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Shale Gas & The Re-Shaping Of European Power Politics

As UK Shale Gas Could Shake Government Coalition points out, Russia clearly holds now the balance of power when it comes to European energy security. However, the current Eurozone economic crisis and the development of massive European shale gas reserves are set to combine to re-shape entirely the landscape of European power politics – no matter what the politicking of Brussels or Moscow.

Of the rich band of shale gas across much of northern and Eastern Europe, and large deposits are thought to be beneath Ukraine, Poland, Germany, France, the UK, Hungary, Bulgaria and Romania. In early September 2011, the Ukraine, once again clashing with its Russian gas providers over prices and outstanding payments, and committed to cutting Russian gas imports from 34 billion to 12 cubic metres within five years, has just signed a deal by which Shell expect to invest up to $800 million in a bid to speed up the Ukraine’s domestic natural gas production. The country’s reserves could well prove to be the biggest in Europe.

Across in the Balkans, Chevron is also currently prospecting shale deposits in NE Bulgaria, believed to be between 300 billion and 1 trillion standard cubic feet (Tcf) of gas. But it is in Poland that shale gas development is currently full steam ahead – creating a potential dilemma for the European Union.

With France and Switzerland having already banned the hydraulic fracturing procedure vital to shale extraction on environmental grounds, there is always the possibility of the EU creating regulations that would derail Poland’s ambitions to become a gas exporter. Poland like the Ukraine and European Union, is looking to break its dependency on Russian gas imports and slash its energy costs.

Coincidentally, as the Russian-backed Nord Stream pipeline was opening for business in September, Poland’s Deputy Treasury Minister, Mikolaj Budzanowksi, was insisting before an economic forum in Krynica in the south of the country that special legislation controlling shale gas exploitation was unnecessary as sufficient environmental regulations already existed under EU law.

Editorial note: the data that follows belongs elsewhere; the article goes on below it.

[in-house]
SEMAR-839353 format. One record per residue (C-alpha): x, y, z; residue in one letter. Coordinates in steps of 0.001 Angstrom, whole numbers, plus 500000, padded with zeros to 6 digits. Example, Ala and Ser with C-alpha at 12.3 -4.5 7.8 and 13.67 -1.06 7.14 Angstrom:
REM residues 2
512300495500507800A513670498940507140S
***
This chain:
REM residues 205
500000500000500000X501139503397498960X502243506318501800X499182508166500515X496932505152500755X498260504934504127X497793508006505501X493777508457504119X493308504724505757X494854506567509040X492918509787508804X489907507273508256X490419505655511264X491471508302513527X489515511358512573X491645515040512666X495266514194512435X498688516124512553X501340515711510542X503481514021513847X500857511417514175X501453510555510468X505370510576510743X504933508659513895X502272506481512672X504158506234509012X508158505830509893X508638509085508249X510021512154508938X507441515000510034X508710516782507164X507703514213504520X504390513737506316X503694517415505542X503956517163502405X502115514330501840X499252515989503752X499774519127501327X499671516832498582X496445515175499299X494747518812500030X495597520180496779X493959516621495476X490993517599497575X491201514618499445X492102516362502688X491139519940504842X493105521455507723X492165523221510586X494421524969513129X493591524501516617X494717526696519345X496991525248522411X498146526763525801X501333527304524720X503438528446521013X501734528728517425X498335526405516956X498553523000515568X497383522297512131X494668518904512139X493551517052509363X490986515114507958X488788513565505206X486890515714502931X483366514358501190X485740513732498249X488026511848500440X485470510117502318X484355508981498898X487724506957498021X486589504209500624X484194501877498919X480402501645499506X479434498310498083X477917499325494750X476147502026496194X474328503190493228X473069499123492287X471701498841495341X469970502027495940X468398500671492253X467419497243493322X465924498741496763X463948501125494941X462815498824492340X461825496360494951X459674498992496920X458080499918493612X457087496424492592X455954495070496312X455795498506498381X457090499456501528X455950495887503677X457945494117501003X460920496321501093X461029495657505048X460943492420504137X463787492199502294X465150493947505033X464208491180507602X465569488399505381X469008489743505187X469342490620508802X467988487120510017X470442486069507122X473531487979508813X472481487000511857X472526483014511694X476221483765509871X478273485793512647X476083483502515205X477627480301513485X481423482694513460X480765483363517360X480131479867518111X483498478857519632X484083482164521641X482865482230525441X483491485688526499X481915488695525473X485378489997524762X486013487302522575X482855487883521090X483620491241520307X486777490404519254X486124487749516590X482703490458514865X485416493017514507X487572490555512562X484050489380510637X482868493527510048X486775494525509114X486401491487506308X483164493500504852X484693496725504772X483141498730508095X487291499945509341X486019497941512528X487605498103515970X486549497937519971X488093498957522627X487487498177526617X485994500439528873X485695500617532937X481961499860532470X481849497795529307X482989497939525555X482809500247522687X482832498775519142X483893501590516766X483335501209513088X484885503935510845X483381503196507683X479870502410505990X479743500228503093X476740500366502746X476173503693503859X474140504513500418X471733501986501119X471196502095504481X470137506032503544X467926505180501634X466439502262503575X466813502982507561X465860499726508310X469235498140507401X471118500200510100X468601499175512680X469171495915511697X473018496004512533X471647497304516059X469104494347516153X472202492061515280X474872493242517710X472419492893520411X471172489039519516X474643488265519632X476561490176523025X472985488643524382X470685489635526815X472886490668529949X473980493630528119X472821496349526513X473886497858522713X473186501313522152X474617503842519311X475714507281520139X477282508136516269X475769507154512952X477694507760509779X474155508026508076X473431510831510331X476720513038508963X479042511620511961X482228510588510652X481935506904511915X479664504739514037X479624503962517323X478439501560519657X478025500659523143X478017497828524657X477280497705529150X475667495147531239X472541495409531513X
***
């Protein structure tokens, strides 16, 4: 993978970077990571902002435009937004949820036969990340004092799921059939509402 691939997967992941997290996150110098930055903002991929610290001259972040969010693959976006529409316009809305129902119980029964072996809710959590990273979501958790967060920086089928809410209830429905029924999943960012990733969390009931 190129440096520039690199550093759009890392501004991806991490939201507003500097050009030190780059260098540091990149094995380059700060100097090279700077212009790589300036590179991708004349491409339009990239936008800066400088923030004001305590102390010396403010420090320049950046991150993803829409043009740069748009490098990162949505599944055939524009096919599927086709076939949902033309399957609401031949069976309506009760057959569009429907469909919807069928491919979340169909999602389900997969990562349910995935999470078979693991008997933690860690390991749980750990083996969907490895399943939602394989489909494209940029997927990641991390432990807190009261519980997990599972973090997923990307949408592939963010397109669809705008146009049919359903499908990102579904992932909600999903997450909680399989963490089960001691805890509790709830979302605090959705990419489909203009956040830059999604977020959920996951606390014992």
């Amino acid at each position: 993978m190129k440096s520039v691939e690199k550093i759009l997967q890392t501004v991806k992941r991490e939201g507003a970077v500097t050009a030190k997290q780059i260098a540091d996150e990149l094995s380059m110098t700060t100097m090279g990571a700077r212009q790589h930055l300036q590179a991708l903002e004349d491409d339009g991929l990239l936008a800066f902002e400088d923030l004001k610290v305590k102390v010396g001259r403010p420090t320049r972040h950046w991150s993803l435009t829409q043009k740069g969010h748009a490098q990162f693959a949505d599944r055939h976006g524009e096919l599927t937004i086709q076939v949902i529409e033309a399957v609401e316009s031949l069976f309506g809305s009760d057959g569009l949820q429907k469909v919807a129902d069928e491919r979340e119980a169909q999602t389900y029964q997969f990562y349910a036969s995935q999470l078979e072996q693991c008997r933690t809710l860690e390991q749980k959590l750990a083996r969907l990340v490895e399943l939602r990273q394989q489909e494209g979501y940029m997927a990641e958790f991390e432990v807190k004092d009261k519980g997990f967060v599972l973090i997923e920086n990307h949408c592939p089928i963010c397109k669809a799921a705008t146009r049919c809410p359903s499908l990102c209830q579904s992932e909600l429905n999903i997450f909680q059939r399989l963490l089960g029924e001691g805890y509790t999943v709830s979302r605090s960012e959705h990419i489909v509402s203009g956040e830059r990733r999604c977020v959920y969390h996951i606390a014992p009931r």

It is no wonder Budzanowski and his government are sensitive towards an EU thwarting his government’s aim to avail itself of around 200 Tcf of shale gas – equivalent to 300 years of domestic consumption – at present the largest shale gas resource known in Europe. As PM Donald Tusk has pointed out, shale gas represents the country’s “great chance” to turn Poland from an energy importer to one of the world’s leading exporters. With Poland’s election on October 9, Tusk’s ruling party has already dangled the carrot of a four-year deal that includes creating a special fund to pay future pensions from shale gas revenues. No surprise then that a rig belonging to PGNiG, Poland’s energy conglomerate torched the first gas flare at Lubocino in the north of the country.

But even Poland’s massive shale gas reserves are comparable to the 200 Tcf that the UK’s Cuadrilla claims are sitting under England’s north-western coastline. The UK too is currently a net importer of much of its natural gas as its North Sea reserves steadily diminish. With Cuadrilla’s assessment Britain will find itself with the equivalent of ‘another North Sea’ natural gas resource. With the British Government thus far quite clear that fracking poses no environmental or geological threat, the development of such a massive resource could yet make the UK once again self-reliant in natural gas for decades to come – slashing or ending current gas imports, including from Russia.

How the politics of shale gas plays in Brussels then is of no small consequence in the halls of the Kremlin. A Russian Government overly-dependent economically on foreign gas sales is only too aware of what the extensive development of shale gas in Western Europe will mean for its future balance of payments.

Polish gas self-reliance alone would seriously impact Russia’s gas export market. Add to that the prospective threat of greater UK and, longer-term, Ukrainian energy independence and the freeing up of LNG deliveries for other markets and the prospect for Russian gas exports look positively Siberian.

Of course, all of this is reckoning without the EU’s ever-demonstrable capacity for shooting itself in the economic foot. If the EU chooses to follow France’s lead on hydraulic fracking by imposing ‘death by a thousand regulations’, Europe’s shale gas revolution could be on hold indefinitely.

Left to market devices, the potential for Polish and Ukrainian, and the fast-tracking of other European shale gas reserves, could well undermine the power politics of Russian energy imperialism within less than ten years – at least as far as Europe is concerned. While the launch of the Nord Stream pipeline currently ensures Russian gas hegemony will hold sway for a few years yet, shale gas offers EU member states the very real prospect of much greater domestic energy security beyond that.

As Huge UK Shale Gas Play Could Split Coalition argues the case for the economics afforded by the shale gas revolution winning when it comes to power politics in Britain, so our money is on the economics of shale gas forcing a win in Brussels, too. With no economic respite in sight for Europe and its global economy-affecting Eurozone crisis, shale gas simply offers too great an economic windfall. An opportunity for Europe to achieve a greater degree of energy security while diversifying away from Russian gas dependency.

Even by the time of the centenary celebrations of the 1917 uprising, shale gas is likely to threaten Russia’s elites with a very different kind of revolution.

Energy Tribune, 7 October 2011